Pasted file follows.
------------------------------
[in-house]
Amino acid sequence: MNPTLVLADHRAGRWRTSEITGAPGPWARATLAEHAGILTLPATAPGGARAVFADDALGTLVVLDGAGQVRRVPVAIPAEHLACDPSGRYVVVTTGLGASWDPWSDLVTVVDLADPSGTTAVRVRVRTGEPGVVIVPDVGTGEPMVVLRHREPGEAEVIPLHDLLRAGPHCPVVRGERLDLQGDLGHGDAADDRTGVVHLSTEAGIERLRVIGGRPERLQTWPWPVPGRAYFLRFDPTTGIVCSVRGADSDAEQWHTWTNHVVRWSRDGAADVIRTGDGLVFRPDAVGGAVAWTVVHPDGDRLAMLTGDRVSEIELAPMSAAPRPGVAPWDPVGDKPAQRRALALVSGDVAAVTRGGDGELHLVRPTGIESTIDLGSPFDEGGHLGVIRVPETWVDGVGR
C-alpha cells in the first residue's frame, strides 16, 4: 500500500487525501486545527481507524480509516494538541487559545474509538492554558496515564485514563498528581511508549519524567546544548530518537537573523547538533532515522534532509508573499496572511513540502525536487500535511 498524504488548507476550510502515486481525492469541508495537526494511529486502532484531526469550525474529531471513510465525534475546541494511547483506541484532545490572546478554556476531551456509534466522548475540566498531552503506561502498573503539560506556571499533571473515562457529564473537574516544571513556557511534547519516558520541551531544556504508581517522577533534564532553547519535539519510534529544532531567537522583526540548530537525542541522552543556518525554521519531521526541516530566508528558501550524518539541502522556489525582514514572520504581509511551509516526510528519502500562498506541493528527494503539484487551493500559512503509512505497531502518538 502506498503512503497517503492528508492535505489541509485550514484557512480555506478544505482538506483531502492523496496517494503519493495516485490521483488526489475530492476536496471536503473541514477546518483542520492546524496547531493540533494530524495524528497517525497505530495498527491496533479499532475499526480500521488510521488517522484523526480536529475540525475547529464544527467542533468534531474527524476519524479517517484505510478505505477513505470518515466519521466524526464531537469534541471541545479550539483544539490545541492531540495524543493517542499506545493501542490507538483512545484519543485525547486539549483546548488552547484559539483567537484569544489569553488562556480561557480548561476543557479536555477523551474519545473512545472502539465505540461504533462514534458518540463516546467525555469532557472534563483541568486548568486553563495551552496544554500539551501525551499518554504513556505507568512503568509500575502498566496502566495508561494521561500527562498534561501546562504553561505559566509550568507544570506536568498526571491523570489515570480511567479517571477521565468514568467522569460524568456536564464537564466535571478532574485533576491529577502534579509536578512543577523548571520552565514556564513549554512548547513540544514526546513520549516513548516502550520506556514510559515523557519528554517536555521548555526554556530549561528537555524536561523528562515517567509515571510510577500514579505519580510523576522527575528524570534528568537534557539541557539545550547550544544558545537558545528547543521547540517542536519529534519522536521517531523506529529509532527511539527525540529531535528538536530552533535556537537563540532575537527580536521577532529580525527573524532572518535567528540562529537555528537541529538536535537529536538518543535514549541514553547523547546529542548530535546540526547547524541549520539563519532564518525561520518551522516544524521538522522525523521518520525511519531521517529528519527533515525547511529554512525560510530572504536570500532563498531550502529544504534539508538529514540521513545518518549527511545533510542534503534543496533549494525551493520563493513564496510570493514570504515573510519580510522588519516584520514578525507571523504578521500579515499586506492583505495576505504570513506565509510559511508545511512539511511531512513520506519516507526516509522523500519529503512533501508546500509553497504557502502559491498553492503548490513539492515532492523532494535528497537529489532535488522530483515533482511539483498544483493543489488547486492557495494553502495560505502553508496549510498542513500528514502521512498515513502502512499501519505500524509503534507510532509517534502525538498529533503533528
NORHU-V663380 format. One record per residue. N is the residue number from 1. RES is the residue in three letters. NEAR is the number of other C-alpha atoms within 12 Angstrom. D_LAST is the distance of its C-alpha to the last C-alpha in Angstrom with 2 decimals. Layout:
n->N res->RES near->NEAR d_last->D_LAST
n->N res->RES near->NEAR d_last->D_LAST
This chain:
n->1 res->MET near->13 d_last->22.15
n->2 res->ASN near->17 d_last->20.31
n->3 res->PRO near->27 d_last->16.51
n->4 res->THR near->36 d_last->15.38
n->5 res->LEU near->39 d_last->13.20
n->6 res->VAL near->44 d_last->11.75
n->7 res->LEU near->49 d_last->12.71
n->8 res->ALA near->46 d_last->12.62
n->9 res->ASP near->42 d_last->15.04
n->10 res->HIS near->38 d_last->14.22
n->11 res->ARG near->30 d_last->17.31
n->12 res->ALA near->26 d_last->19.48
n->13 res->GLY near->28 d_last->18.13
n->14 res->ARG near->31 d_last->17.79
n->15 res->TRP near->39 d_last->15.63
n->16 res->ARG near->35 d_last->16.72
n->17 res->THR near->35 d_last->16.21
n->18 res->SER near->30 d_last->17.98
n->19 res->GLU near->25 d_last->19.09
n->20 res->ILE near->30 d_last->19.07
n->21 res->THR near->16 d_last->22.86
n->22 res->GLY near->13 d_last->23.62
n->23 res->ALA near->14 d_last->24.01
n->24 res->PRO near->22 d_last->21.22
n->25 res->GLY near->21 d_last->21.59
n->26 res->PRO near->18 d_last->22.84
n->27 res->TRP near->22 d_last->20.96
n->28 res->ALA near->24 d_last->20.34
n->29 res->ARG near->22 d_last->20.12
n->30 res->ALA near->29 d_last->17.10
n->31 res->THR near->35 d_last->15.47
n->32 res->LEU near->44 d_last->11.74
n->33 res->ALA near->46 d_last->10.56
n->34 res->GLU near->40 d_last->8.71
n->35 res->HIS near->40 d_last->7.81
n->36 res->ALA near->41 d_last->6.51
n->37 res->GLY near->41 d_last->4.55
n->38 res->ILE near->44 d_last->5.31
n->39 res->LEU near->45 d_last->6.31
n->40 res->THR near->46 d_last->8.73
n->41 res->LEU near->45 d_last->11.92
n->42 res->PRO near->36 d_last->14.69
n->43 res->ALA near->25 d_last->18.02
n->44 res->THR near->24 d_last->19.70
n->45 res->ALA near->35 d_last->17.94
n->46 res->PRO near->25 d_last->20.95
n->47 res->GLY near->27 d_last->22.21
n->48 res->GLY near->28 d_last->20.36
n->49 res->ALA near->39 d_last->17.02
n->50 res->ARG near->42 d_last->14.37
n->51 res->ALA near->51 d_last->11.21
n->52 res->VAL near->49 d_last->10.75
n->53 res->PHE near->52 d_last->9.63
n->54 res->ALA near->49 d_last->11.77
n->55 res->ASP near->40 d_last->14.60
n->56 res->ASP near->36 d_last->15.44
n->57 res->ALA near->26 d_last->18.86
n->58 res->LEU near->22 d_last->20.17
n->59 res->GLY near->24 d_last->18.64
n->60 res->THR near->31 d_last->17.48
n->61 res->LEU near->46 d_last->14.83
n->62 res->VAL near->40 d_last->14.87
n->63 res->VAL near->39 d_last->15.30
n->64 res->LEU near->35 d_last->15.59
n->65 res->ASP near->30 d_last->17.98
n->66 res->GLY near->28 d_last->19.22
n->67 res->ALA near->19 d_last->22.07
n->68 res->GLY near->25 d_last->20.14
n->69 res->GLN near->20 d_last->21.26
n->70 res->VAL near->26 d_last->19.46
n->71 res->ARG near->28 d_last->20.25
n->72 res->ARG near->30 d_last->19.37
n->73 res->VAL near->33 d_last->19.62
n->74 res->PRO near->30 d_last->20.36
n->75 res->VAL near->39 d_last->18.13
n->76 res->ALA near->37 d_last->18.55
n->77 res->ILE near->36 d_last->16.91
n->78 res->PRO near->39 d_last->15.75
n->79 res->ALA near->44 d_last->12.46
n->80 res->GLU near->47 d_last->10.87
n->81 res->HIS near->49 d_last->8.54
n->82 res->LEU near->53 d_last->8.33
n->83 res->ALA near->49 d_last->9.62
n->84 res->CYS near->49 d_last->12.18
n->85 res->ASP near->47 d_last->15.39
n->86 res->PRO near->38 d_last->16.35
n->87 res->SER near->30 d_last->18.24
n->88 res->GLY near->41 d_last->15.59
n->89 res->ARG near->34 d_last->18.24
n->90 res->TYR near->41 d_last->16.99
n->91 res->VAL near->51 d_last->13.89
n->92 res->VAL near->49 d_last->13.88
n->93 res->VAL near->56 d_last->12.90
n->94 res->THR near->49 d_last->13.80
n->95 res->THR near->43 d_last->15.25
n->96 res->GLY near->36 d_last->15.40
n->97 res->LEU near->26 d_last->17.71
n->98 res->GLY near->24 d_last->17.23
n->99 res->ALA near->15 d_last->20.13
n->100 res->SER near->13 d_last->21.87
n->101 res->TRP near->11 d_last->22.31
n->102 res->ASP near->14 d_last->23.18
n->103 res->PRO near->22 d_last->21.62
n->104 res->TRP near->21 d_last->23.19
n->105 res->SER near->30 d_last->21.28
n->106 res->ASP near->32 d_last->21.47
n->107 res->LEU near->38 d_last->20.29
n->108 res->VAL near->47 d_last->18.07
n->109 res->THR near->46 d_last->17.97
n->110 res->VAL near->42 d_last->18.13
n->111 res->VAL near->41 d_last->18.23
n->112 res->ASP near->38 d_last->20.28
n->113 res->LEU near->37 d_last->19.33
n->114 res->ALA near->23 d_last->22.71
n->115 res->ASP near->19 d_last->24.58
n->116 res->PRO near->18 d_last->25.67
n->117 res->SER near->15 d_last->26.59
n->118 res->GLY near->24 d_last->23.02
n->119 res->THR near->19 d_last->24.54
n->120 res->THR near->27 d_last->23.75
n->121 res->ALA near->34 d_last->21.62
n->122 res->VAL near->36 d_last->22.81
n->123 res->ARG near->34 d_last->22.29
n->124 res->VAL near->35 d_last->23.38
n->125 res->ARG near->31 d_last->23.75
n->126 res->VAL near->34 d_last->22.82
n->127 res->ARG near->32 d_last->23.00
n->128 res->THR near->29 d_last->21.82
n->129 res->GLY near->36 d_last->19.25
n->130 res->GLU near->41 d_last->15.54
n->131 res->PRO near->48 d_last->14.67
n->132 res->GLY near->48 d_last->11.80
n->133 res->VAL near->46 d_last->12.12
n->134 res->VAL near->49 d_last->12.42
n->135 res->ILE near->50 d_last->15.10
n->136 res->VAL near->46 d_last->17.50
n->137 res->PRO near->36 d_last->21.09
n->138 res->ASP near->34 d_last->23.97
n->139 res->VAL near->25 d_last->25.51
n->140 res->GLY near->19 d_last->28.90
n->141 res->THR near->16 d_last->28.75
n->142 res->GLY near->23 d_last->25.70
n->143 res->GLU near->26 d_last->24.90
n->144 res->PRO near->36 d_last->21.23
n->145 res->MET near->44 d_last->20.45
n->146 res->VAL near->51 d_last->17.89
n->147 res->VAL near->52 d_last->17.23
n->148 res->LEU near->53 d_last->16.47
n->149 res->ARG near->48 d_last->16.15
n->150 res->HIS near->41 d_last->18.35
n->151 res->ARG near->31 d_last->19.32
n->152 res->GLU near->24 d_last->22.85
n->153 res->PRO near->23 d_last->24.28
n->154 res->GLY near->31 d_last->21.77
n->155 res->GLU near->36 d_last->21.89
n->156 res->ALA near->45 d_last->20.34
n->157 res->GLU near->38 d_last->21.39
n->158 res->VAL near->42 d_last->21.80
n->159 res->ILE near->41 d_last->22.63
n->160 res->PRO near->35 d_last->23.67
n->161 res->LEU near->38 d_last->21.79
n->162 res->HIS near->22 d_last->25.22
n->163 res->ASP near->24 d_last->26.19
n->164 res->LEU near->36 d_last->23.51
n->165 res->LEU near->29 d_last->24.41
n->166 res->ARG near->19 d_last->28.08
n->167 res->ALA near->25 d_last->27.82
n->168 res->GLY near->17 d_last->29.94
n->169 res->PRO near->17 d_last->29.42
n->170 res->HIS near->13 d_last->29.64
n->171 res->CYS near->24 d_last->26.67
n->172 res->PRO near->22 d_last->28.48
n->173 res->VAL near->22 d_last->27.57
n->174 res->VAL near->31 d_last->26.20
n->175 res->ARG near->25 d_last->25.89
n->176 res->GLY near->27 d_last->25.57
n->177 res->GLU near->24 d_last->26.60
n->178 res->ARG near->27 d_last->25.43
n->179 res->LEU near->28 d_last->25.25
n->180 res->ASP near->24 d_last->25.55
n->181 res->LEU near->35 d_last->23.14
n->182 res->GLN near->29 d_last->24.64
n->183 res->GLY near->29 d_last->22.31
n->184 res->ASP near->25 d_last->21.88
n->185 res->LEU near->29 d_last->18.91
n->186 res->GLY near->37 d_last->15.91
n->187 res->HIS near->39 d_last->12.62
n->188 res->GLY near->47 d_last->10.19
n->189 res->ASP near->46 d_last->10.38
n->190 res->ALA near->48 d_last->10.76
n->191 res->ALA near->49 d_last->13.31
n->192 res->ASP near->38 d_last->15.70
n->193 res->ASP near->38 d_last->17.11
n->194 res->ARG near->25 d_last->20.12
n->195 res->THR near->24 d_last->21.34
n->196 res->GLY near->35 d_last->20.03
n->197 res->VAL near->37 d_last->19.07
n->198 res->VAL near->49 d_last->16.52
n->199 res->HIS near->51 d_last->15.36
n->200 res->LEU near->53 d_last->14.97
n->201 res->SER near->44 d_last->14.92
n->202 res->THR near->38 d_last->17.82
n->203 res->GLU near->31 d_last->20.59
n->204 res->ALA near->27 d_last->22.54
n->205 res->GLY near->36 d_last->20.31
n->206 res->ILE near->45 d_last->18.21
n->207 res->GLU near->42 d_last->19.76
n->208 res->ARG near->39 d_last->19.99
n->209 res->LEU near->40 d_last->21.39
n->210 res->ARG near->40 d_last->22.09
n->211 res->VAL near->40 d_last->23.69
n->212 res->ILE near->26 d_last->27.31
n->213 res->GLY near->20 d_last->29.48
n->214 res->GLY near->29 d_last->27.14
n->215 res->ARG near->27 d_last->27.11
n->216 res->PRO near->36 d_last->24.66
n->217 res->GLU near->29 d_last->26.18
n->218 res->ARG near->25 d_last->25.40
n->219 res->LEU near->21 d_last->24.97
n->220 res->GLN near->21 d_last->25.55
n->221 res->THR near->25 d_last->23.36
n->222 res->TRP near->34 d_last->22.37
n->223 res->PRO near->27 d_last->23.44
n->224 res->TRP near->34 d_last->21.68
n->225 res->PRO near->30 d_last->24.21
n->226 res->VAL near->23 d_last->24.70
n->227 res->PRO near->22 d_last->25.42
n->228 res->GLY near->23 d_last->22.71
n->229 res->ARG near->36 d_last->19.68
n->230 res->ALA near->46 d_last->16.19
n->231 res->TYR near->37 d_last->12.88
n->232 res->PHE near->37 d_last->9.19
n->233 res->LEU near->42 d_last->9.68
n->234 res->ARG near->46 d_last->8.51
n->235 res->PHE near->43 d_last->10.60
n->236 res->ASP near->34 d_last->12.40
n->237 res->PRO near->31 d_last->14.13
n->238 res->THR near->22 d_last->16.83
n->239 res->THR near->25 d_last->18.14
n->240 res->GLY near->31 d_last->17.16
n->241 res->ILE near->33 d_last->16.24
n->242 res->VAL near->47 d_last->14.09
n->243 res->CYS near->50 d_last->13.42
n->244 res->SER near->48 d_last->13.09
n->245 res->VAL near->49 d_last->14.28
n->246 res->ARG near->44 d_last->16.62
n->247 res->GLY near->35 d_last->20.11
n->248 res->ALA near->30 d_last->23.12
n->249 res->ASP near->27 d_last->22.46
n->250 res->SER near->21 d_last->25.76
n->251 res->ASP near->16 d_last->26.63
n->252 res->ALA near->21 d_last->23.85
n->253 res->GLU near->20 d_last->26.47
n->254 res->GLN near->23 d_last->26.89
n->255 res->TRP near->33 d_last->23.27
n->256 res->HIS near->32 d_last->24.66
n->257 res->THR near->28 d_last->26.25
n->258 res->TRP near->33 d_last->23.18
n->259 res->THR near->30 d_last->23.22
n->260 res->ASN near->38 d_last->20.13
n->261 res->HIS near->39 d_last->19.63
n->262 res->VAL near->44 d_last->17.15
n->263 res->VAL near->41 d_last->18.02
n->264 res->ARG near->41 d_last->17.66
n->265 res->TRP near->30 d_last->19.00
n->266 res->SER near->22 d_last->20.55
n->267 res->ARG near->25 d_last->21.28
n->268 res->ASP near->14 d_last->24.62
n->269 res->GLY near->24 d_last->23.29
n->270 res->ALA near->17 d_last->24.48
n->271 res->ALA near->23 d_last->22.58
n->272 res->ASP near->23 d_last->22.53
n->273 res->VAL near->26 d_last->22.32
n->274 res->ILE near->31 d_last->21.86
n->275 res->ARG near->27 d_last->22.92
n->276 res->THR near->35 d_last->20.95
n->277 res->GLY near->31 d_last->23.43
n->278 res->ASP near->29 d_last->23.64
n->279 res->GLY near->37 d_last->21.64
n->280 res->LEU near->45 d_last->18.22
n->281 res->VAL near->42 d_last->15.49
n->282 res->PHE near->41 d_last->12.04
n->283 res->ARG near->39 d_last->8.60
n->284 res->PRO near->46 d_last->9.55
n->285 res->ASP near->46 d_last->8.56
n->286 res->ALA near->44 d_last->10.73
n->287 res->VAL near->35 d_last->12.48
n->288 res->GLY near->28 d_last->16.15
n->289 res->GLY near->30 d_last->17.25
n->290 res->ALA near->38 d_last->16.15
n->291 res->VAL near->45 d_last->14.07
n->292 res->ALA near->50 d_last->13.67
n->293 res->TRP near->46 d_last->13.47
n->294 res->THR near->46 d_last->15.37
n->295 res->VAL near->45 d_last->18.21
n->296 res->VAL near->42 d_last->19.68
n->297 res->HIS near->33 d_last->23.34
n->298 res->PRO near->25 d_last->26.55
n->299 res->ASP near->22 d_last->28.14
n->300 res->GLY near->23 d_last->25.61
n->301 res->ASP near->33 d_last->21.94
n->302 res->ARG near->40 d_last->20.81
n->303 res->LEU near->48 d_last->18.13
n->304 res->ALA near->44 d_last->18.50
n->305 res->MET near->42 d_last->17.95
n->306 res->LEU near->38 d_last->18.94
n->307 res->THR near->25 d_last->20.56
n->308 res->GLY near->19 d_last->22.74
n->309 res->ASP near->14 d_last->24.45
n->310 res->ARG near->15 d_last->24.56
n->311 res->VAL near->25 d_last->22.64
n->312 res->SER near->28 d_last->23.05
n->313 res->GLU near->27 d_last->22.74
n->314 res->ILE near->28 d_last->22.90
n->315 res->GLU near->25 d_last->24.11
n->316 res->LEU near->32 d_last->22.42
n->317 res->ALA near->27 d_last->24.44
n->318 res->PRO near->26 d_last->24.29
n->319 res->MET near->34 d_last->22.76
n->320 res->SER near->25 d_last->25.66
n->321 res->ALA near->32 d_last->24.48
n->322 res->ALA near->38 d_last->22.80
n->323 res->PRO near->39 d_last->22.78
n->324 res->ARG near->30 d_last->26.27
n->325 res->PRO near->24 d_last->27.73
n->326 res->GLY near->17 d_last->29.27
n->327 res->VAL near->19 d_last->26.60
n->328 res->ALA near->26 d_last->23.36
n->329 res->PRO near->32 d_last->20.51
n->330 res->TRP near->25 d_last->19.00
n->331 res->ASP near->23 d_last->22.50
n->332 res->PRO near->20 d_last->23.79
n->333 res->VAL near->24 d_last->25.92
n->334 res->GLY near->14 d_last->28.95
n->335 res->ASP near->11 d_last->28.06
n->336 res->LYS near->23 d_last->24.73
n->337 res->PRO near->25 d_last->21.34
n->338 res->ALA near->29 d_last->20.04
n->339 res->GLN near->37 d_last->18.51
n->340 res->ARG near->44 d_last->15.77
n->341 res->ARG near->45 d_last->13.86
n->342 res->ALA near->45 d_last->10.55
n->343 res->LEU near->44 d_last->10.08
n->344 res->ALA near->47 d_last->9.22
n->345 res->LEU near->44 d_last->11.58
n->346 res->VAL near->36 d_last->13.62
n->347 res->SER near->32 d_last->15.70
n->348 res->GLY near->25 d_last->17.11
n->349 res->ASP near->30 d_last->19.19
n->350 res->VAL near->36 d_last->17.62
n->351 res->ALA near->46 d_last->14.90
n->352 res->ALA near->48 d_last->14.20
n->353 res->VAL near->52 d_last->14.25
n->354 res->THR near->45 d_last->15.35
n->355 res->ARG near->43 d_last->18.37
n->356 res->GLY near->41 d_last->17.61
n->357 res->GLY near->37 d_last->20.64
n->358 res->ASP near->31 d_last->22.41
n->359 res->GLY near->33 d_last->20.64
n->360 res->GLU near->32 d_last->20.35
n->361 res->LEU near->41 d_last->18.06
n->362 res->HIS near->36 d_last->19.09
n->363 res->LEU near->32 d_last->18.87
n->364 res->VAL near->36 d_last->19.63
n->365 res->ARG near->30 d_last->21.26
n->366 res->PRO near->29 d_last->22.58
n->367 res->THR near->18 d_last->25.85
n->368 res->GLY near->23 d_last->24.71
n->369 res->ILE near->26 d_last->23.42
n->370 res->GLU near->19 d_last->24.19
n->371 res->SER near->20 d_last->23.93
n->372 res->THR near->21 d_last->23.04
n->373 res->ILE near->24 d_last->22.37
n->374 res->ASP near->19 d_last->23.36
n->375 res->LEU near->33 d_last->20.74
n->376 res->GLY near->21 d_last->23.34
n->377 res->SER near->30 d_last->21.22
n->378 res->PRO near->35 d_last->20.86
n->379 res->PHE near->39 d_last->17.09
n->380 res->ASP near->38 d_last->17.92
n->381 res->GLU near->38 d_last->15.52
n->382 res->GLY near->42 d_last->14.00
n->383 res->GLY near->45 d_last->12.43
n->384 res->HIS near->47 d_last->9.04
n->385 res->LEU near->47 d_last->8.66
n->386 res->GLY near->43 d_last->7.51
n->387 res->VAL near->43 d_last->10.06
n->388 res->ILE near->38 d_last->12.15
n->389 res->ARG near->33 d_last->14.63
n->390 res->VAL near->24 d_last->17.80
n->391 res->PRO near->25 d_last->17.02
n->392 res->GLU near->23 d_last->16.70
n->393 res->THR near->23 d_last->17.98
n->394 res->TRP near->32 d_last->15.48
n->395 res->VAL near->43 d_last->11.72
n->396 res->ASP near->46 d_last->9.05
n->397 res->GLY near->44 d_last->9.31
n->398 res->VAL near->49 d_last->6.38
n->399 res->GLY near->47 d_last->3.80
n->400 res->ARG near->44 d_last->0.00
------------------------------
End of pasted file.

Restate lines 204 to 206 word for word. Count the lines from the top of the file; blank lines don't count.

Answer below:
n->197 res->VAL near->37 d_last->19.07
n->198 res->VAL near->49 d_last->16.52
n->199 res->HIS near->51 d_last->15.36